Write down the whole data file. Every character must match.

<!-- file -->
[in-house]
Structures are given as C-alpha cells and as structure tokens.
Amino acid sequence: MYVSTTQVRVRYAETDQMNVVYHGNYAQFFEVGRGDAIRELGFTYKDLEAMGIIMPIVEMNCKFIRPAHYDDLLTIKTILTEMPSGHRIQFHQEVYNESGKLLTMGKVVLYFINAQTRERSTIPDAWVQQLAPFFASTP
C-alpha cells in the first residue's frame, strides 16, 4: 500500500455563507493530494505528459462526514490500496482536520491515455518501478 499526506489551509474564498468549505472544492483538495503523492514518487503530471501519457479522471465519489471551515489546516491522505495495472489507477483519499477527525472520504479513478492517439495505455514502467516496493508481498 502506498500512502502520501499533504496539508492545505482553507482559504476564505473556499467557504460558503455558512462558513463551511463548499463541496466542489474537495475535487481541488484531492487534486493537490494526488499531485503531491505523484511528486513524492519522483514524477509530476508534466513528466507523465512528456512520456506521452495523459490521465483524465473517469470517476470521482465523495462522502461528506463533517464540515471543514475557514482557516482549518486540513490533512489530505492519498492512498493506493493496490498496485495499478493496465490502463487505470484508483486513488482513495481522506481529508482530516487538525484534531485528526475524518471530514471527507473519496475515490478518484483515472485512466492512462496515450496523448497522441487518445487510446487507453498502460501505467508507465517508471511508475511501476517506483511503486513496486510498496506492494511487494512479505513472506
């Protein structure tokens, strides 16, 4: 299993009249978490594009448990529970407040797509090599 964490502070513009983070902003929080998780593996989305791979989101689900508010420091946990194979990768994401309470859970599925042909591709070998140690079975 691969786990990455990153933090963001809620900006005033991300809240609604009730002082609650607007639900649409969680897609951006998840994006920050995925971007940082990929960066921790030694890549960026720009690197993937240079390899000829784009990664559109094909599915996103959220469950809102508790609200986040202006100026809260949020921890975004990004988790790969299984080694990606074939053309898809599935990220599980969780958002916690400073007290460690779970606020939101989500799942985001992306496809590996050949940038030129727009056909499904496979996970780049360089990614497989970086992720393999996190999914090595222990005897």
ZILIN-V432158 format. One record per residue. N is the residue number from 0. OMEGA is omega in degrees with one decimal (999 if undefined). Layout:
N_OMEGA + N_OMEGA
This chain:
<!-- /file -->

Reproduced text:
[in-house]
Structures are given as C-alpha cells and as structure tokens.
Amino acid sequence: MYVSTTQVRVRYAETDQMNVVYHGNYAQFFEVGRGDAIRELGFTYKDLEAMGIIMPIVEMNCKFIRPAHYDDLLTIKTILTEMPSGHRIQFHQEVYNESGKLLTMGKVVLYFINAQTRERSTIPDAWVQQLAPFFASTP
C-alpha cells in the first residue's frame, strides 16, 4: 500500500455563507493530494505528459462526514490500496482536520491515455518501478 499526506489551509474564498468549505472544492483538495503523492514518487503530471501519457479522471465519489471551515489546516491522505495495472489507477483519499477527525472520504479513478492517439495505455514502467516496493508481498 502506498500512502502520501499533504496539508492545505482553507482559504476564505473556499467557504460558503455558512462558513463551511463548499463541496466542489474537495475535487481541488484531492487534486493537490494526488499531485503531491505523484511528486513524492519522483514524477509530476508534466513528466507523465512528456512520456506521452495523459490521465483524465473517469470517476470521482465523495462522502461528506463533517464540515471543514475557514482557516482549518486540513490533512489530505492519498492512498493506493493496490498496485495499478493496465490502463487505470484508483486513488482513495481522506481529508482530516487538525484534531485528526475524518471530514471527507473519496475515490478518484483515472485512466492512462496515450496523448497522441487518445487510446487507453498502460501505467508507465517508471511508475511501476517506483511503486513496486510498496506492494511487494512479505513472506
């Protein structure tokens, strides 16, 4: 299993009249978490594009448990529970407040797509090599 964490502070513009983070902003929080998780593996989305791979989101689900508010420091946990194979990768994401309470859970599925042909591709070998140690079975 691969786990990455990153933090963001809620900006005033991300809240609604009730002082609650607007639900649409969680897609951006998840994006920050995925971007940082990929960066921790030694890549960026720009690197993937240079390899000829784009990664559109094909599915996103959220469950809102508790609200986040202006100026809260949020921890975004990004988790790969299984080694990606074939053309898809599935990220599980969780958002916690400073007290460690779970606020939101989500799942985001992306496809590996050949940038030129727009056909499904496979996970780049360089990614497989970086992720393999996190999914090595222990005897």
ZILIN-V432158 format. One record per residue. N is the residue number from 0. OMEGA is omega in degrees with one decimal (999 if undefined). Layout:
N_OMEGA + N_OMEGA
This chain: